Discover the environmental impact of SYNTHETIC FIBERS

11 August 2018

@ INTERFILIERE SHANGHAI – September 26 & 27, 2018 

There are two large families of textile fibers: natural textile fibers and chemical textile fibers.

Let’s explore the technical properties of SYNTHETIC FIBERS (from petroleum or recycled plastics) and discover the environmental impact at the Innovation Forum from Interfiliere Shanghai.



Polyamide is a synthetic fiber obtained by drawing substances (polymers), resulting from the reaction of an acid with another petroleum-derived product (adipic acid and hexamethylenediamine).
Nylon corresponds to polyamide 6.6, it is more resistant than classic polyamide. There are also other polyamide typologies, such as polyamide 11.


  • Easy care and crease resistance.
  • High tensile strength and low wear and tear.
  • Good resistance to chemical products.
  • High shock absorption.
  • Good sliding properties.
  • Deep colors.


  • Feels cold to the touch.
  • Fiber is very sensitive to UV.
  • Fiber is sensitive to moisture.
  • Static.



Polyester is the result of condensing (esterifying) two petroleum components: an acid (terephtalic acid) and an alcohol (ethylene glycol).


  • Easy care (fast washing and drying) and crease resistance.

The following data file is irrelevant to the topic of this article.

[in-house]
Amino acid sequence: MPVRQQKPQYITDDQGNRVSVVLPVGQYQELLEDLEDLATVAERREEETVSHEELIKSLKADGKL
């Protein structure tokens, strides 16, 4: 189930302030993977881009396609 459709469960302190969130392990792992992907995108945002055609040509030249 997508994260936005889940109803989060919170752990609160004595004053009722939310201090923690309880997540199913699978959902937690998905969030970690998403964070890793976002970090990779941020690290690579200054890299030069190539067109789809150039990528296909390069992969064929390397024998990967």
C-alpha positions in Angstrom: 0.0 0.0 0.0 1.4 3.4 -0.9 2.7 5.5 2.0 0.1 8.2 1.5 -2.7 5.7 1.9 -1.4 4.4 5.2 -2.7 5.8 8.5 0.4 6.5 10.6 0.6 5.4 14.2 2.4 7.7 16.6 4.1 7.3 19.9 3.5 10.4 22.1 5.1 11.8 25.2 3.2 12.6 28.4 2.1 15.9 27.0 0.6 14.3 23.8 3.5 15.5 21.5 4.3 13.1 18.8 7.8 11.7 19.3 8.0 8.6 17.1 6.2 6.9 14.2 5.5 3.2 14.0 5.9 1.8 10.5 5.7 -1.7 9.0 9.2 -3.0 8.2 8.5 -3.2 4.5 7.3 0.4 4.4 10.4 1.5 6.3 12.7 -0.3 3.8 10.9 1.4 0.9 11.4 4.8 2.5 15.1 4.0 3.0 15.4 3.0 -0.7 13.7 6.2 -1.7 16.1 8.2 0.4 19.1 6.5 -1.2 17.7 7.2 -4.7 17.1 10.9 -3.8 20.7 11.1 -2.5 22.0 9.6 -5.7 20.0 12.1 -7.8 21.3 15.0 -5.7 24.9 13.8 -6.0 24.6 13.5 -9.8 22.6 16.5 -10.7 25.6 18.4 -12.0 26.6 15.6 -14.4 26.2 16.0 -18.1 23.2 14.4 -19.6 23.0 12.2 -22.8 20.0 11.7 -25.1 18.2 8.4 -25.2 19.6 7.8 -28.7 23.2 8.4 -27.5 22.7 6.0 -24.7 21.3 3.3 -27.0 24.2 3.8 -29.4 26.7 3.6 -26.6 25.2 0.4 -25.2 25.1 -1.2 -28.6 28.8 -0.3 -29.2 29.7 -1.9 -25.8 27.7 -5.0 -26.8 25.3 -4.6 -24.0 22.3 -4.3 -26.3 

• High tensile strength and low wear and tear.
  • Very good elasticity.
  • Good resistance to various kinds of attack (light, micro-organisms, etc.).


  • Feels quite “rough”.
  • Low absorption power.
  • Non-breathing fiber.
  • Difficult to dye: the process has to be carried out at high temperatures.
  • Tendency to pill when mixed with other fibers.
  • Static.

 There are 3 types of modified polyesters can be used as alternatives to elastane, while still maintaining the properties that are specific to polyester.

  • PTT (PolyTrimethylene Terephtalate)
  • PBT (PolyButylene Terephtalate)
  • Elastomultiester



This synthetic fiber is a modified polyurethane, which is made up of flexible segments maintained by rigid segments. Elastane cannot be used on its own; its feel and its very high compression capacity do not lend themselves to that. In actual fact, it is only present in clothes in very low proportions (between 2 and 5% for ready-made clothes, and up to 33% for high-compression sports leggings) and it must be mixed in with the thread or the fabric, depending on the effect sought-after.

To compensate for the disadvantages of elastane, modified polyesters are being increasingly used.


  • High elastic properties.
  • Good drying properties.
  • Very little creasing.


  • Fragility and shape hold with wear (especially in chlorinated water).
  • Cannot be used alone, and therefore must be hidden in the heart of the thread or within the garment’s construction.
  • Only exists in white, translucent and black.
  • Tends to go yellow.
  •  Less strong than other synthetic fibers.


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